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Red Hat Software Businesses Linux Business

Red Hat Readies RHEL 5 for March 14 Launch 129

Posted by Hemos
from the coming-out dept.
Rob writes "The wait is almost over. It may have taken two weeks longer than Red Hat would have liked, but Red Hat Enterprise Linux 5, the updated version of the company's commercial Linux platform, will be launched along with a bevy of new products and services on March 14. The delivery of RHEL 5, the fourth major commercial server release for Red Hat, will better position its Linux against Novell's SUSE Linux Enterprise Server 10 as well as Windows, Unix, and proprietary platforms. RHEL 5 has been cooking for more than two years and includes changes to the Linux kernel. In addition to the support for the Xen hypervisor, RHEL 5 also has an integrated version of Red Hat Cluster Suite, the company's high availability clustering software, as well as support for iSCSI disk arrays, InfiniBand with Remote Direct Memory Access (RDMA), and the SystemTap kernel probing tool."
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Red Hat Readies RHEL 5 for March 14 Launch

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  • R Hell (Score:2, Interesting)

    by pzs (857406) on Tuesday March 06, 2007 @10:43AM (#18249380)
    My experience with RHEL was really not that good. We had an RHEL3 box which had a truly ancient version of Python installed - more than 2 years old. You couldn't force an upgrade, because packages could only be installed if fully compatible with that version of RHEL and that version of Python was the latest that was considered fully compatible. You couldn't do a major version upgrade to, say, RHEL4 without reinstalling the system. When I manually changed the version of Python by compiling it myself, it borked the package manager so it wouldn't get security updates anymore. I ended up with an old and a new version installed next to each other, which is fine, but I had to do all the work of getting them to coexist myself.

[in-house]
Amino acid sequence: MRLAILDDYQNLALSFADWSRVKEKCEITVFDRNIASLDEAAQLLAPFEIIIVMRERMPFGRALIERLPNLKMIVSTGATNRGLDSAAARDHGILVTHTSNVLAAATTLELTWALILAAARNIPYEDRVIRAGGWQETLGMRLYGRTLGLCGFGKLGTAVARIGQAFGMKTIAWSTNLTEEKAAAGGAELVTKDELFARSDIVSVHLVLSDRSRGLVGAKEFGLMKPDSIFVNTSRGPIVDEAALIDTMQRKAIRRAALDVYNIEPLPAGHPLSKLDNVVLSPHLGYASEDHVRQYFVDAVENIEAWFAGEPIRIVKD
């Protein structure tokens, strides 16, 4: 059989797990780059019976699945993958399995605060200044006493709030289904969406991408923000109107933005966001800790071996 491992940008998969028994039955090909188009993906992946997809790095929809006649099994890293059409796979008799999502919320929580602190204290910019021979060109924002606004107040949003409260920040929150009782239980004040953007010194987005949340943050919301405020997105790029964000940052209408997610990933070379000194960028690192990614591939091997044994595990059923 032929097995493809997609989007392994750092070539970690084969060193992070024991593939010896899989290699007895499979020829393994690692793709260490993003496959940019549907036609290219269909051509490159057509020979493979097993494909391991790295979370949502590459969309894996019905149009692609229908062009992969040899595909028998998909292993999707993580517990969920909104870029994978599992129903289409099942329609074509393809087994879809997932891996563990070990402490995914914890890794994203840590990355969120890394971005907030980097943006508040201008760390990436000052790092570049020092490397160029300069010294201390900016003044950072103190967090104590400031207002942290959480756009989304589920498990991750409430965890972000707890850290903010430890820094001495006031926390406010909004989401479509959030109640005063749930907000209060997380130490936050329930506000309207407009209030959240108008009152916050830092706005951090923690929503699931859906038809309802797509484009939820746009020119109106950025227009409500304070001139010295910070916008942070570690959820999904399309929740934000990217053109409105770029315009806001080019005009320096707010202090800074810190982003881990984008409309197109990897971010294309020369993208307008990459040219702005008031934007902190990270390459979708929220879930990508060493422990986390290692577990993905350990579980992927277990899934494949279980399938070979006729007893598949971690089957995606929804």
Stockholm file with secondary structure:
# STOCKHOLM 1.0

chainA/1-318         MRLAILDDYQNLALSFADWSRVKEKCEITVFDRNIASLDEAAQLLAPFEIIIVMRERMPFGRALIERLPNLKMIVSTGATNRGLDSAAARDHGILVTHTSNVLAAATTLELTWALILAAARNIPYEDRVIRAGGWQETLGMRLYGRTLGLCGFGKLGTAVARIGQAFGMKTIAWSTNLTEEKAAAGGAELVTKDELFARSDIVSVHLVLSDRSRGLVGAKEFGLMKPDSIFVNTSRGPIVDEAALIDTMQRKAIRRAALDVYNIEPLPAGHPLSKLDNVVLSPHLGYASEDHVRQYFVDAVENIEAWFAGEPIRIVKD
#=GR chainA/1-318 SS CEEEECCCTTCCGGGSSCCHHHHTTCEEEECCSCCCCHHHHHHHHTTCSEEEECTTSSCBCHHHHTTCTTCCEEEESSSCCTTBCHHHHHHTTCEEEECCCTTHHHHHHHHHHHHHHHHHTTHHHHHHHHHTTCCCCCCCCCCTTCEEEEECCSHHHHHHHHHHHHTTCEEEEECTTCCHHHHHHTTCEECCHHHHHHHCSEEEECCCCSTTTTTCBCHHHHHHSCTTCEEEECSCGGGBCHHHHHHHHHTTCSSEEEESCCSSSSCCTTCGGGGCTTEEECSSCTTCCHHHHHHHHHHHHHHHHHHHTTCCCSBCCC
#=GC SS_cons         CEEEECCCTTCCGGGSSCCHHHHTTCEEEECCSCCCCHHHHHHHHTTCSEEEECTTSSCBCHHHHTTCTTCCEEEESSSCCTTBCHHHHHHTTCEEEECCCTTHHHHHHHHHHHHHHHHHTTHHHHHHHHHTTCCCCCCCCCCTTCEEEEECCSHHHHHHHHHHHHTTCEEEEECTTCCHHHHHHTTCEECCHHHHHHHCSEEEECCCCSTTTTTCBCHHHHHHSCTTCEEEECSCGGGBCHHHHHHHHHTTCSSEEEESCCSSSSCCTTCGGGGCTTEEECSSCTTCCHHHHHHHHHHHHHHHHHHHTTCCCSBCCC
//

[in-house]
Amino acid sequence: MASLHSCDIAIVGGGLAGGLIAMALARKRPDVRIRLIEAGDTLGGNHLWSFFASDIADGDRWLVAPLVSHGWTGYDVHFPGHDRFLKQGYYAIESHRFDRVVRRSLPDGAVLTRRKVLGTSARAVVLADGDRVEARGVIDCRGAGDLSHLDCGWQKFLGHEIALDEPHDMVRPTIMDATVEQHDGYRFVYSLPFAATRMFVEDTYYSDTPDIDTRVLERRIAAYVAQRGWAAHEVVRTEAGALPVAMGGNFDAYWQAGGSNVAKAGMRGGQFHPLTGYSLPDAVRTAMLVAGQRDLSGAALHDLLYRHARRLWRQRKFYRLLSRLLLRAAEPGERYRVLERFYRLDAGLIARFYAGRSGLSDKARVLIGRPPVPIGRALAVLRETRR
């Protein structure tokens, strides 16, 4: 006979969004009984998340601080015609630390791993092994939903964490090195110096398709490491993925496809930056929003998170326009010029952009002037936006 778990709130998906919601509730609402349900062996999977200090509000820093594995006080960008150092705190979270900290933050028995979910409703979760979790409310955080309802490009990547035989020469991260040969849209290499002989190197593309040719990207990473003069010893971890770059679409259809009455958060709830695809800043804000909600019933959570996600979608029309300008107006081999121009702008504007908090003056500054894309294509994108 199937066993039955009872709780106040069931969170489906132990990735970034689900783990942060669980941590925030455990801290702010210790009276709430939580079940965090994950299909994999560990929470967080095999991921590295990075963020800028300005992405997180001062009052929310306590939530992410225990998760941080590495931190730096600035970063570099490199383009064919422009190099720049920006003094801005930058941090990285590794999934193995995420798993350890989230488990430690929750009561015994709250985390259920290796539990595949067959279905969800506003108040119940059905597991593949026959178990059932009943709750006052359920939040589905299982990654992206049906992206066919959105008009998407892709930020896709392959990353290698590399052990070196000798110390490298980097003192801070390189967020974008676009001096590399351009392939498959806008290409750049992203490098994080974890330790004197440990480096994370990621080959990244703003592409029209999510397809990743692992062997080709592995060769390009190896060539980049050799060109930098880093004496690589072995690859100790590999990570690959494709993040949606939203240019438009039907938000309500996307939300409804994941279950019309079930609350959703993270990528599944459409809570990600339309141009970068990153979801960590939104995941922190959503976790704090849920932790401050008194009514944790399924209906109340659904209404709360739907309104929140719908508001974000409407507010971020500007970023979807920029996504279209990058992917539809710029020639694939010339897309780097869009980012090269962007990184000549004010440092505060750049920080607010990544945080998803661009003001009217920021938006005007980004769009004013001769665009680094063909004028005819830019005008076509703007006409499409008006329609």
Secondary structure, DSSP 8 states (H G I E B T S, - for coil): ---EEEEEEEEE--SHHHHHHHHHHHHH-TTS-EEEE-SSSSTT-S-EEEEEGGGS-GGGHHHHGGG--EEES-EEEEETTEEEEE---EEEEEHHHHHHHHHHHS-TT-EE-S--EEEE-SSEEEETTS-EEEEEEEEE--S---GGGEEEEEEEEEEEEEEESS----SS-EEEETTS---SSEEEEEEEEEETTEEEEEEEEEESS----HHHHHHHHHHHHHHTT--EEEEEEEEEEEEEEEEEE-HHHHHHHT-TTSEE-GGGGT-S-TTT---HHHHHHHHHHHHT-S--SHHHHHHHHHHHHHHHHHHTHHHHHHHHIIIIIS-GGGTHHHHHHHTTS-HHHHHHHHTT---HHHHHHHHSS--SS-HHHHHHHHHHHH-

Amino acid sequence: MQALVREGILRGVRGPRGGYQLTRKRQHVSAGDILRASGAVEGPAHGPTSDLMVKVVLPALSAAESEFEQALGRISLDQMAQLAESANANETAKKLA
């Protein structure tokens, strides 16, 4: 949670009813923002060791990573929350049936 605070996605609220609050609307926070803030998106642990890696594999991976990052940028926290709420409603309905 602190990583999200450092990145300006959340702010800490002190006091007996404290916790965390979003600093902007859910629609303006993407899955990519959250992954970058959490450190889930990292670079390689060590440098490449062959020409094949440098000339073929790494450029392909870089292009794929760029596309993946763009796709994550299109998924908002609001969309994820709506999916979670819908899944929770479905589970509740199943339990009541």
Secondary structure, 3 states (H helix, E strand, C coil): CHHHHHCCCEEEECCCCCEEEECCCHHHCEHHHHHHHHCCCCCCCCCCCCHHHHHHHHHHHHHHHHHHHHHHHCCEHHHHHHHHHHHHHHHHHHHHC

A similar story with PHP. To update from PHP4 to PHP5 was a good day of compiling and tweaking to make sure I could get it installed alongside a pukka packaged version of PHP4, thereby not upsetting the package system and invalidating our support.

    I know their method is to restrict the versions to make it very well understood and easy to support. It just seems a bit pants to pay for a system that has less update capabilities than most of the free linuxes.

    Peter
  • CentOS 5 (Score:5, Interesting)

    by Nighttime (231023) on Tuesday March 06, 2007 @10:48AM (#18249440) Homepage Journal
    By looking at the release dates of CentOS 4.x and comparing them to the release dates of RHEL 4.x, it looks like we can expect to see CentOS 5 released on 28th March 2007.

    The two weeks lead time would appear to be borne out by this CentOS FAQ entry. [centos.org]

  • Re:R Hell (Score:5, Interesting)

    by MartinG (52587) on Tuesday March 06, 2007 @10:50AM (#18249460) Homepage Journal
    We had an RHEL3 box which had a truly ancient version of Python installed

    Do you realise how long ago RHEL3 came out?

    You couldn't force an upgrade